Registering Module-Specific Routes in Expressive

In Expressive, we have standardized on a file named
config/routes.php to contain all your route registrations. A typical file
might look something like this:

declare(strict_types=1);

use ZendExpressiveCsrfCsrfMiddleware;
use ZendExpressiveSessionSessionMiddleware;

return function (
ZendExpressiveApplication $app,
ZendExpressiveMiddlewareFactory $factory,
PsrContainerContainerInterface $container
) : void {
$app->get(‘/’, AppHomePageHandler::class, ‘home’);

$app->get(‘/contact’, [
SessionMiddleware::class,
CsrfMiddleware::class,
AppContactContactPageHandler::class
], ‘contact’);
$app->post(‘/contact’, [
SessionMiddleware::class,
CsrfMiddleware::class,
AppContactProcessContactRequestHandler::class
]);
$app->get(
‘/contact/thank-you’,
AppContactThankYouHandler::class,
‘contact.done’
);

$app->get(
‘/blog[/]’,
AppBlogHandlerLandingPageHandler::class,
‘blog’
);
$app->get(‘/blog/{id:[^/]+.html’, [
SessionMiddleware::class,
CsrfMiddleware::class,
AppBlogHandlerBlogPostHandler::class,
], ‘blog.post’);
$app->post(‘/blog/comment/{id:[^/]+.html’, [
SessionMiddleware::class,
CsrfMiddleware::class,
AppBlogHandlerProcessBlogCommentHandler::class,
], ‘blog.comment’);
}

and so on.

These files can get really long, and organizing them becomes imperative.

Using Delegator Factories

One way we have recommended to make these files simpler is to use delegator
factories

registered with the ZendExpressiveApplication class to add routes. That
looks something like this:

namespace AppBlog;

use PsrContainerContainerInterface;
use ZendExpressiveApplication;
use ZendExpressiveCsrfCsrfMiddleware;
use ZendExpressiveSessionSessionMiddleware;

class RoutesDelegator
{
public function __invoke(
ContainerInterface $container,
string $serviceName,
callable $callback
) : Application {
/** @var Application $app */
$app = $callback();

$app->get(
‘/blog[/]’,
AppBlogHandlerLandingPageHandler::class,
‘blog’
);
$app->get(‘/blog/{id:[^/]+.html’, [
SessionMiddleware::class,
CsrfMiddleware::class,
HandlerBlogPostHandler::class,
], ‘blog.post’);
$app->post(‘/blog/comment/{id:[^/]+.html’, [
SessionMiddleware::class,
CsrfMiddleware::class,
HandlerProcessBlogCommentHandler::class,
], ‘blog.comment’);

return $app;
}
}

You would then register this as a delegator factory somewhere in your
configuration:

use AppBlogRoutesDelegator;
use ZendExpressiveApplication;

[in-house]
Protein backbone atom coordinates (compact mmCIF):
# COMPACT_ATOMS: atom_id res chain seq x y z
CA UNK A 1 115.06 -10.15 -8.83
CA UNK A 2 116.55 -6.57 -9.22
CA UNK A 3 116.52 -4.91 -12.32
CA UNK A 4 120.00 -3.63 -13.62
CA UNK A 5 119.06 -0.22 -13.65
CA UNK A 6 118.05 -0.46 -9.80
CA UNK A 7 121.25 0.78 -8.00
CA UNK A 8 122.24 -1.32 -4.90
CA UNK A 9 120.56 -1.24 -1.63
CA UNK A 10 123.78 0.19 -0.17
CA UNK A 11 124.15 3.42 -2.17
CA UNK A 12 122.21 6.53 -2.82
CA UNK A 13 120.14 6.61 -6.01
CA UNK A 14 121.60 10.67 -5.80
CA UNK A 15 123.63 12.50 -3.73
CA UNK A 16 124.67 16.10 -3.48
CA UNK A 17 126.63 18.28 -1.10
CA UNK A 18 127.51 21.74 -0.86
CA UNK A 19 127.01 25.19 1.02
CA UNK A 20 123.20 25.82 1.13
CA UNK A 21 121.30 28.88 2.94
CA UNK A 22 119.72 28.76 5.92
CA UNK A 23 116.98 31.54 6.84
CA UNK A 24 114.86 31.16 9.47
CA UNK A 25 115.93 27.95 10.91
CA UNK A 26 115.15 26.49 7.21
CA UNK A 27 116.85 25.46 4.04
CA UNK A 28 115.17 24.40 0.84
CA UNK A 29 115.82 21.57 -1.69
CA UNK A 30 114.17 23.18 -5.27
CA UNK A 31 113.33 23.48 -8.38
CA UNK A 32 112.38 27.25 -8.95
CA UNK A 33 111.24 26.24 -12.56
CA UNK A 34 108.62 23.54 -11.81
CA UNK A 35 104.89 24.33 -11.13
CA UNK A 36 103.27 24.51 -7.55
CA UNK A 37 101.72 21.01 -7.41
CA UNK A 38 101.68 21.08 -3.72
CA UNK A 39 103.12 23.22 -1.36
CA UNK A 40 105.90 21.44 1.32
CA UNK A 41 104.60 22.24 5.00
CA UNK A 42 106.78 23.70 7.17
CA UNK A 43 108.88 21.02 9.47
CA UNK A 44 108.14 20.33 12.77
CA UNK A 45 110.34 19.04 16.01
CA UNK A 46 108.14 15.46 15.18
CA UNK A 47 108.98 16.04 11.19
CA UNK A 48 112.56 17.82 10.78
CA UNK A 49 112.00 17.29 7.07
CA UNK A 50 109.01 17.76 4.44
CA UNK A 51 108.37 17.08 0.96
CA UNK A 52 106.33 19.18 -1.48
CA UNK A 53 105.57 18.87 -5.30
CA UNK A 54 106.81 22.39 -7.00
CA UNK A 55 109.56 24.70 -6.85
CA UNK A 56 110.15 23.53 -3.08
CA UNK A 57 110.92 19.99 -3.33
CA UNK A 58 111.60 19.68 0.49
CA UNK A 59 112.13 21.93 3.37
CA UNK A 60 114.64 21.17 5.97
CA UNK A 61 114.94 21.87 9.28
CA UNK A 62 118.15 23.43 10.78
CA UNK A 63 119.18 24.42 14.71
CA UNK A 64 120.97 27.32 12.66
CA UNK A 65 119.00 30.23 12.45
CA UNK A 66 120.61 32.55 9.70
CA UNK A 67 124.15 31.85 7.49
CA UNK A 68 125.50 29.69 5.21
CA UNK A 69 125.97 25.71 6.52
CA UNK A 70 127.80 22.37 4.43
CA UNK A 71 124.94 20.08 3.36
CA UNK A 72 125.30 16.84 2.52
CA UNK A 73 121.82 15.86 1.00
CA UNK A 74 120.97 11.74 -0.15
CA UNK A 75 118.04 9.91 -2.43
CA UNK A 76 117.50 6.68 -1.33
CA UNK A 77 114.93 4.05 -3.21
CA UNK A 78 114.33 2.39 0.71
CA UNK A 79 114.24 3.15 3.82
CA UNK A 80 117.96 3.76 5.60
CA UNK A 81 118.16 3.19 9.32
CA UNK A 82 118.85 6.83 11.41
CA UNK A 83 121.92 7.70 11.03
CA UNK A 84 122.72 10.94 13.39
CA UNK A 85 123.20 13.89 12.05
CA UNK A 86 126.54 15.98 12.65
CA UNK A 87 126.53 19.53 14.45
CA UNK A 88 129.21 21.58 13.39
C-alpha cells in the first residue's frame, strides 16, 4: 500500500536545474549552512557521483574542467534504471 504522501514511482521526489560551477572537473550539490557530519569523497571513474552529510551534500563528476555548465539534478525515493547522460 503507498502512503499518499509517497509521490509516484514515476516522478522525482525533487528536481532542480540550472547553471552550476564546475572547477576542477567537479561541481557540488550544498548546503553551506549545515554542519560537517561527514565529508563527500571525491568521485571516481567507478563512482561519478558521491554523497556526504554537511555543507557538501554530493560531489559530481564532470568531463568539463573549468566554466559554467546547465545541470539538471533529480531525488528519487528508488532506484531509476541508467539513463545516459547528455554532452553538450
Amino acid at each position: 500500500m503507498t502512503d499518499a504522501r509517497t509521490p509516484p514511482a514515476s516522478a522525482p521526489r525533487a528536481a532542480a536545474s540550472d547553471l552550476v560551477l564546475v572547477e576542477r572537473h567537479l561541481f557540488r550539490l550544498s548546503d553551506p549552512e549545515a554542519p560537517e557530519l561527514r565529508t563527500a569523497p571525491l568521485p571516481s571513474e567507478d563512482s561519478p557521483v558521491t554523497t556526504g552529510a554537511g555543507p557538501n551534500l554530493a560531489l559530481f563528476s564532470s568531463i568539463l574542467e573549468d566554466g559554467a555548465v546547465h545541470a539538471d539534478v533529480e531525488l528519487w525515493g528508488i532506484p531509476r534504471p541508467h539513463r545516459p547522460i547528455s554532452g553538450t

return [
‘dependencies’ => [
‘delegators’ => [
Application::class => [
RoutesDelegator::class,
],
],
],
];

Delegator factories run after the service has been created for the first time,
but before it has been returned by the container. They allow you to interact
with the service before it’s returned; you can configure it futher, add
listeners, use it to configure other services, or even use them to replace the
instance with an alternative. In this example, we’re opting to configure the
Application class further by registering routes with it.

We’ve even written this approach up in our documentation.

So far, so good. But it means discovering where routes are registered becomes
more difficult. You now have to look in each of:

config/routes.php

Each file in config/autoload/:

looking for delegators attached to the Application class,
and then checking those to see if they register routes.

In config/config.php to identify ConfigProvider classes, and then:

looking for delegators attached to the Application class,
and then checking those to see if they register routes.

The larger your application gets, the more work this becomes. Your
config/routes.php becomes way more readable, but it becomes far harder to find
all your routes.

One-off Functions

In examining this problem for the upteenth time this week, I stumbled upon a
solution that is initially acceptable to me, finally.

What I’ve done is as follows:

I’ve created a function in my ConfigProvider that accepts the Application
instance and any other arguments I want to pass to it, and which registers
routes with the instance.
I call that function within my config/routes.php.

Building on the example above, the ConfigProvider for the AppBlog module
now has the following method:

namespace AppBlog;

use ZendExpressiveApplication;
use ZendExpressiveCsrfCsrfMiddleware;
use ZendExpressiveSessionSessionMiddleware;

class ConfigProvider
{
public function __invoke() : array
{
/* … */
}

public function registerRoutes(
Application $app,
string $basePath = ‘/blog’
) : void {
$app->get(
$basePath . ‘[/]’,
AppBlogHandlerLandingPageHandler::class,
‘blog’
);
$app->get($basePath . ‘/{id:[^/]+.html’, [
SessionMiddleware::class,
CsrfMiddleware::class,
HandlerBlogPostHandler::class,
], ‘blog.post’);
$app->post($basePath . ‘/comment/{id:[^/]+.html’, [
SessionMiddleware::class,
CsrfMiddleware::class,
HandlerProcessBlogCommentHandler::class,
], ‘blog.comment’);
}
}

Within my config/routes.php, I can create a temporary instance and call the
method:

declare(strict_types=1);

return function (
ZendExpressiveApplication $app,
ZendExpressiveMiddlewareFactory $factory,
PsrContainerContainerInterface $container
) : void {
(new AppBlogConfigProvider())->registerRoutes($app);
}

This approach eliminates the problems of using delegator factories:

There’s a clear indication that a given class method registers routes.
I can then look directly at that method to determine what they are.

One thing I like about this approach is that it allows me to keep the routes
close to the code that handles them (i.e., within each module), while still
giving me control over their registration at the application level.

What strategies have you tried?

Registering Module-Specific Routes in Expressive was originally
published 24 January 2019
on https://mwop.net by
Matthew Weier O’Phinney.

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